Looking at tools like Google Squared, Google Trends and Wolfram Alpha, it's becoming increasingly clear to me that one of the key challenges we have before us is learning how to ask questions. And not just any question, but the RIGHT questions. There's tremendous power in the possibilities of these tools, but if you don't know what to ask about or how to ask it, then what's the point? This... Read more →

Course Community Building with Ning

Building Community with Ning View SlideShare presentation or Upload your own. (tags: netork maricopatech) Alisa Cooper of South Mountain Community Colleges has produced a great narrated presentation on how she uses Ning to build community in her courses. She's also using podcasts, live streaming video and drop.io. And check out her Voicethread on using Ning, which she said she started using because she thought the usual online offerings were "a... Read more →

Some Video Advice from Two Companies On Using Online Communities of Practice

A couple of short videos on communities of practice. The first is from Dave Vance, former president of Caterpillar University, who shares some of Caterpillar's experiences in facilitating online communities of practice. His advice? You need to have a sharing culture to build from--communities of practice don't work in organizations that have a culture of hoarding information. It isn't about capturing the knowledge, although that can be a good side... Read more →

Implementing Social Media: A Tale of Two Case Studies

A couple of interesting posts from Nathan Wallace on his organization's experiences in implementing a wiki and then a year later, a customized microblogging platform called Jitter. You need to read both, but here are some key points: The organizational wiki seems to have been adopted more quickly and used more extensively than the Jitter solution. This is in part, Nathan says, because the wiki was responding to a need,... Read more →

Comprehensive or Comprehendible? The "Best" Choice or the "Good Enough" Option?

Massive list posts ("50+ Ways to Use Flickr," "100 Social Media Resources", etc.) seem to be a really popular format. I know that I myself am attracted to them, bookmarking almost every one I see because the sheer quantity of items seems to indicate that it must be useful. But this morning I was thinking that these kinds of posts, while attractive, are not necessarily very helpful, particularly for newbies.... Read more →

Announcing the Launch of the Work Literacy Network

Building on my ongoing interest in understanding what it means to be "literate" in the 21st century, as well as my exploration of professional development and personal learning environments using social media tools, I'm pleased to announce a new project I'm working on with Tony Karrer--Work Literacy. Work Literacy is a network of individuals, companies and organizations who are interested in learning, defining, mentoring, teaching and consulting on the frameworks,... Read more →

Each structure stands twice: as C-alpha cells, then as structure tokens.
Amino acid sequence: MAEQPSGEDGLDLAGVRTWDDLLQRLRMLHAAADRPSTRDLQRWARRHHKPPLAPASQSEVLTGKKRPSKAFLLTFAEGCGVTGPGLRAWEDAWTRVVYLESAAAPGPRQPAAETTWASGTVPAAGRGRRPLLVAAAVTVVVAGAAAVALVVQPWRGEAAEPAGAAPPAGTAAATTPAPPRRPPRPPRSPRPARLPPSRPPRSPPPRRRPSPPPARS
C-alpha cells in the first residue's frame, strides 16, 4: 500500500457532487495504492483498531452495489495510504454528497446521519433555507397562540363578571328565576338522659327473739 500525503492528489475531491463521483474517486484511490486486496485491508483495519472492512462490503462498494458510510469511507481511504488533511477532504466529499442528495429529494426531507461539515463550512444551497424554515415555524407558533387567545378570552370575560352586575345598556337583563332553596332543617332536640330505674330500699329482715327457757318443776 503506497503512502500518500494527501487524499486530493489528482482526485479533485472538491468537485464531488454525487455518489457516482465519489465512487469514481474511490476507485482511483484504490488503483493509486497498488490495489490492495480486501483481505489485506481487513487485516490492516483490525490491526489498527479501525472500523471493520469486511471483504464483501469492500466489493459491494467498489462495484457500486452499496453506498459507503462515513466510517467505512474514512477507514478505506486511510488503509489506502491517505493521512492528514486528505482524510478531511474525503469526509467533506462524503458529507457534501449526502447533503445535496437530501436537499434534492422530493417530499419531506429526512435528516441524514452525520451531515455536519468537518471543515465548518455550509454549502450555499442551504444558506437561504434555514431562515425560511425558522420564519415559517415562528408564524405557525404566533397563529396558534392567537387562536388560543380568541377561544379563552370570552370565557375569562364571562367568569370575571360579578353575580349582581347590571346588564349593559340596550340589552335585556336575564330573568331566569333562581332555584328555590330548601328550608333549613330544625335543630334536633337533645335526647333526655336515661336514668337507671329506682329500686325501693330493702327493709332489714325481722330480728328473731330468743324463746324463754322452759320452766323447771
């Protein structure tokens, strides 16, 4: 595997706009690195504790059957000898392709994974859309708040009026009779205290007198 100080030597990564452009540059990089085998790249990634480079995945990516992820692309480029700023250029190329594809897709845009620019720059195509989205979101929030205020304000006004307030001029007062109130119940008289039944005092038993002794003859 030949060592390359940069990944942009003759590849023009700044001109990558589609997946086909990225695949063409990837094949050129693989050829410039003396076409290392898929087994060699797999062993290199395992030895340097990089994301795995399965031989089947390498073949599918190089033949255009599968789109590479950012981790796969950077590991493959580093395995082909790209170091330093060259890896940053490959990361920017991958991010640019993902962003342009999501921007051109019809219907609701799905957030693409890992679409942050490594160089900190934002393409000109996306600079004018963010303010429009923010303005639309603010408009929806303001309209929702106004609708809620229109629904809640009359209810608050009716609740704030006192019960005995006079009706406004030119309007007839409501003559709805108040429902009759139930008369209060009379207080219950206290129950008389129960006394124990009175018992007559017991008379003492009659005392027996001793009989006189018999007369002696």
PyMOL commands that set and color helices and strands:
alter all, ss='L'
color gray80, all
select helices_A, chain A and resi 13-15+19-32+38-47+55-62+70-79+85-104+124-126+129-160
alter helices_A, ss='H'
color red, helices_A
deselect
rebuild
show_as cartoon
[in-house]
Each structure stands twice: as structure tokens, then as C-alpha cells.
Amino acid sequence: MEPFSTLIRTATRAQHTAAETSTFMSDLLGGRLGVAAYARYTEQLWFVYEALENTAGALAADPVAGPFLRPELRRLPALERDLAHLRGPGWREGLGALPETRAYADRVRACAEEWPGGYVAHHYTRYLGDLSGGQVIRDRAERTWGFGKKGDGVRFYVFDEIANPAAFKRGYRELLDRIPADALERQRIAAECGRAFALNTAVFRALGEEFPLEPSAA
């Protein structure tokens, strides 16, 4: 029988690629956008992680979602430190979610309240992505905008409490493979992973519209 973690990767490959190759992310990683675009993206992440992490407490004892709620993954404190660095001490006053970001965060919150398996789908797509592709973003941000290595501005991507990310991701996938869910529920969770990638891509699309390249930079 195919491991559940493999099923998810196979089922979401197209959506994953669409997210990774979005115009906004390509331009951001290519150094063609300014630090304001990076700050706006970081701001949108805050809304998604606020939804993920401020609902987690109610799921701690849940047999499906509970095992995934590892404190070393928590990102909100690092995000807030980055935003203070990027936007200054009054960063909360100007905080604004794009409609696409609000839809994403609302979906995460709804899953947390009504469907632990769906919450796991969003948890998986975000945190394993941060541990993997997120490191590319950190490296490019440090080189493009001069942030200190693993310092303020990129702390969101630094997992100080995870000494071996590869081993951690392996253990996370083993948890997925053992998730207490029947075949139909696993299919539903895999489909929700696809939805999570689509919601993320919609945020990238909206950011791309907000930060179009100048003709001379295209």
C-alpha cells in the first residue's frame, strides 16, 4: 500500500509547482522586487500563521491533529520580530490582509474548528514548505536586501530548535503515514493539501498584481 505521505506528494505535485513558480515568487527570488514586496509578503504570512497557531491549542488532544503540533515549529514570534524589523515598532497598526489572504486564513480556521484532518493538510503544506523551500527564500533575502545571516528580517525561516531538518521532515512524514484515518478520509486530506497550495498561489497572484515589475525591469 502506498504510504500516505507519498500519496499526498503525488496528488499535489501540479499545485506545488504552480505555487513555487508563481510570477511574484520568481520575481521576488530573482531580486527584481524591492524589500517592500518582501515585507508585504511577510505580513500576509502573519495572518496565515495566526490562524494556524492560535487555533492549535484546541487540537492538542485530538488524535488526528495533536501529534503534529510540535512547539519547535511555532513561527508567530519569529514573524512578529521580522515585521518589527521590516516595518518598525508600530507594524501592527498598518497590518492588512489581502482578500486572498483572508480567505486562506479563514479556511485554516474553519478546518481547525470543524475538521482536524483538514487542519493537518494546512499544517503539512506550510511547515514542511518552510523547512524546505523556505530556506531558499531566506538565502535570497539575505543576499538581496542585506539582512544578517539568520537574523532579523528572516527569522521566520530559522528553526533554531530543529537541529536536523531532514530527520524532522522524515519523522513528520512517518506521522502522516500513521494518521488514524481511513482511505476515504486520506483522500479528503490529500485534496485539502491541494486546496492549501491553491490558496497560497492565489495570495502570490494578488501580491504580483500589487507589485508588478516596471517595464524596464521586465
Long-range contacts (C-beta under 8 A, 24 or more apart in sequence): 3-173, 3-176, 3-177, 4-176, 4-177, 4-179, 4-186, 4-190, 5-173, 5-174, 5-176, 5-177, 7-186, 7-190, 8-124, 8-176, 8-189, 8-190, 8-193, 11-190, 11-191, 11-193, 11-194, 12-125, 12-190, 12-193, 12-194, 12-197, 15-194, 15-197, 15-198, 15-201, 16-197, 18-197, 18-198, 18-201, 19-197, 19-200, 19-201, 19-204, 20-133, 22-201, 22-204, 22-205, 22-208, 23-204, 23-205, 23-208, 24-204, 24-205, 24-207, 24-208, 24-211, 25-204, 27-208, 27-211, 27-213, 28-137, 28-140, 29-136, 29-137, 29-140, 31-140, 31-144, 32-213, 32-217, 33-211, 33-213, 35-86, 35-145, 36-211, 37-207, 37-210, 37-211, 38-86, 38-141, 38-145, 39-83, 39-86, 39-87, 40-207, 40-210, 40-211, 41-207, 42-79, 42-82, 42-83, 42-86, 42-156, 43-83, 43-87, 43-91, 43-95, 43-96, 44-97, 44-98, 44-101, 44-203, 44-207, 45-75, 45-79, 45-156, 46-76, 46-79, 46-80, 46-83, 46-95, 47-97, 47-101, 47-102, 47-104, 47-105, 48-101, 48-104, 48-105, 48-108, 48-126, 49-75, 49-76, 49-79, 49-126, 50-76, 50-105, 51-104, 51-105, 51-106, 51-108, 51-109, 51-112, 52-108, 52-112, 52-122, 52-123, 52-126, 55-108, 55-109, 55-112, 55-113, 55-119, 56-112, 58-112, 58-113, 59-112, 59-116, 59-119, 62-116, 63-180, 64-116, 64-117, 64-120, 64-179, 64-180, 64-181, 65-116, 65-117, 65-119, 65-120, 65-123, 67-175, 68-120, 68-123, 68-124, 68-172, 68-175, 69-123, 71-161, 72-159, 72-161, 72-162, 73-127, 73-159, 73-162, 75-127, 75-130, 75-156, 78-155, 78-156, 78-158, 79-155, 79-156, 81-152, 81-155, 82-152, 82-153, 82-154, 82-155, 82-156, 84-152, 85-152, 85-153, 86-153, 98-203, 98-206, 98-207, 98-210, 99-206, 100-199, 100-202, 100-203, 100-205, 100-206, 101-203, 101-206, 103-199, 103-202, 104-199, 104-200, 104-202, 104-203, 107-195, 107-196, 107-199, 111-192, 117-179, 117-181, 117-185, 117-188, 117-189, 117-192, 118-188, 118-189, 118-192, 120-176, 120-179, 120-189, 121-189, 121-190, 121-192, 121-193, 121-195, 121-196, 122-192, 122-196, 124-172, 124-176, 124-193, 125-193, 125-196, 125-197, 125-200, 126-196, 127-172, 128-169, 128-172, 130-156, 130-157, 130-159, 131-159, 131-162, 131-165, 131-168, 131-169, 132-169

Reflective Practice: Most Significant Change Stories

I'm currently leading a project where we are bringing together four nonprofits and 11 young people who have dropped out of high school and/or who are aging out of foster care. There's a lot of data about the bad outcomes for HS dropouts, but not a lot of political will in some areas to do something about it. Through our project we are working with our student teams to help... Read more →

Google Notebook: The Lazy Way to Blog

Yesterday I was trying to catch up with my feeds and I came across a great post from Janet Clarey--Do You Have a Learning Strategy for the Recession? This led me to think about recession-proofing your career, which led me on a hunt for some articles to post here. Normally, what I would do is have one tab open to my blog post composition window and another for my search.... Read more →

More on Workplace Learning 1.0

In response to my musings this week on why educators seem to have more readily embraced Web 2.0 for learning, Manish Mohan has written an excellent post. You should read the entire thing, but in a nutshell: "In the field of education, the onus of learning is on the learner. In workplace, the onus of training is on the organization and training department. If I don’t learn in university, it... Read more →

More Thoughts on Why Workplace Learning Is Largely Learning 1.0

A few days ago, I posted on Jane Hart's latest list of 100 Tools for Professional Development, picking up on Jane's point that it seems that there's a tool divide between workplace learning professionals and educators. According to Jane's survey, while corporate e-learning staff may use social media for personal learning, when it comes to designing learning for their organizations, they're primarily using authoring and presentation tools--more "Learning 1.0" types... Read more →